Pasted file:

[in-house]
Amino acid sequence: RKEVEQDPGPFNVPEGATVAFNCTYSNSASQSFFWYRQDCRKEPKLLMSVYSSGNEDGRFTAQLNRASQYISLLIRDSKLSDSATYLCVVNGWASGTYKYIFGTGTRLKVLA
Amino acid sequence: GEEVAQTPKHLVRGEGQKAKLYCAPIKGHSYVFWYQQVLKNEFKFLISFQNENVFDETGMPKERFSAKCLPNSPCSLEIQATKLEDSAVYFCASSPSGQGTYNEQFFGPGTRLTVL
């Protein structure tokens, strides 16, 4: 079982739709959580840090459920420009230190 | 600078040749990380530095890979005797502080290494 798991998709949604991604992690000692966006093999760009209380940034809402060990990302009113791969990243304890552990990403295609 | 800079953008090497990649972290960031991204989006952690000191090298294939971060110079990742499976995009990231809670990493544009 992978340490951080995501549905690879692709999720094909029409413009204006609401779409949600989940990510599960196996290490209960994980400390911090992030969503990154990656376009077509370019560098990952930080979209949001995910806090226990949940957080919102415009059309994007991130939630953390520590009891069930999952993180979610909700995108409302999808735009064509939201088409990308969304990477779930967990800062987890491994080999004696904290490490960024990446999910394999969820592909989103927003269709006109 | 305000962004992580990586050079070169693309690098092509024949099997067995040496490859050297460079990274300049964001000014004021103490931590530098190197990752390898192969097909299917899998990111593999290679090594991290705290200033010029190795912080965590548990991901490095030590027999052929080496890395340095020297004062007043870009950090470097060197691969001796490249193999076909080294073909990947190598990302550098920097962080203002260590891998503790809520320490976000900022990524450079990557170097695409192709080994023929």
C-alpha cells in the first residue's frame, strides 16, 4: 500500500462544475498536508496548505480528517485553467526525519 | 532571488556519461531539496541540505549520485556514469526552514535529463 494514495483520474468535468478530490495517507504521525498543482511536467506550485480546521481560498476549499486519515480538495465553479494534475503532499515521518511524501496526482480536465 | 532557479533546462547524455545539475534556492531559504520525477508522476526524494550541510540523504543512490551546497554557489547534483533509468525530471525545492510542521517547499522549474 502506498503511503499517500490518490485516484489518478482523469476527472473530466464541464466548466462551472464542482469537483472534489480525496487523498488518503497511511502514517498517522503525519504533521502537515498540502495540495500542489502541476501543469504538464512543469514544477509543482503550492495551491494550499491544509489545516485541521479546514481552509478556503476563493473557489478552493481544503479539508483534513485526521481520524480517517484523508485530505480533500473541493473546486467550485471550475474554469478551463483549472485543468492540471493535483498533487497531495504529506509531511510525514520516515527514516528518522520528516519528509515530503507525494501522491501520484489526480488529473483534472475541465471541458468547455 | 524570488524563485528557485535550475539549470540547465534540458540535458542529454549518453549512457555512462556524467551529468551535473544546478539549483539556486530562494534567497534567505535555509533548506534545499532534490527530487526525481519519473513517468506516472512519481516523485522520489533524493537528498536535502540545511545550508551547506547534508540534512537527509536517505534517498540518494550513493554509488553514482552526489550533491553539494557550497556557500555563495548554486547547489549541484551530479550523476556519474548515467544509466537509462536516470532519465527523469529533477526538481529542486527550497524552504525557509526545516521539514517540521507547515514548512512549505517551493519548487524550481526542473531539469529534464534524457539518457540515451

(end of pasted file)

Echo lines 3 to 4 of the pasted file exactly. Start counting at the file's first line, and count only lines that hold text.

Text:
Amino acid sequence: GEEVAQTPKHLVRGEGQKAKLYCAPIKGHSYVFWYQQVLKNEFKFLISFQNENVFDETGMPKERFSAKCLPNSPCSLEIQATKLEDSAVYFCASSPSGQGTYNEQFFGPGTRLTVL
């Protein structure tokens, strides 16, 4: 079982739709959580840090459920420009230190 | 600078040749990380530095890979005797502080290494 798991998709949604991604992690000692966006093999760009209380940034809402060990990302009113791969990243304890552990990403295609 | 800079953008090497990649972290960031991204989006952690000191090298294939971060110079990742499976995009990231809670990493544009 992978340490951080995501549905690879692709999720094909029409413009204006609401779409949600989940990510599960196996290490209960994980400390911090992030969503990154990656376009077509370019560098990952930080979209949001995910806090226990949940957080919102415009059309994007991130939630953390520590009891069930999952993180979610909700995108409302999808735009064509939201088409990308969304990477779930967990800062987890491994080999004696904290490490960024990446999910394999969820592909989103927003269709006109 | 305000962004992580990586050079070169693309690098092509024949099997067995040496490859050297460079990274300049964001000014004021103490931590530098190197990752390898192969097909299917899998990111593999290679090594991290705290200033010029190795912080965590548990991901490095030590027999052929080496890395340095020297004062007043870009950090470097060197691969001796490249193999076909080294073909990947190598990302550098920097962080203002260590891998503790809520320490976000900022990524450079990557170097695409192709080994023929």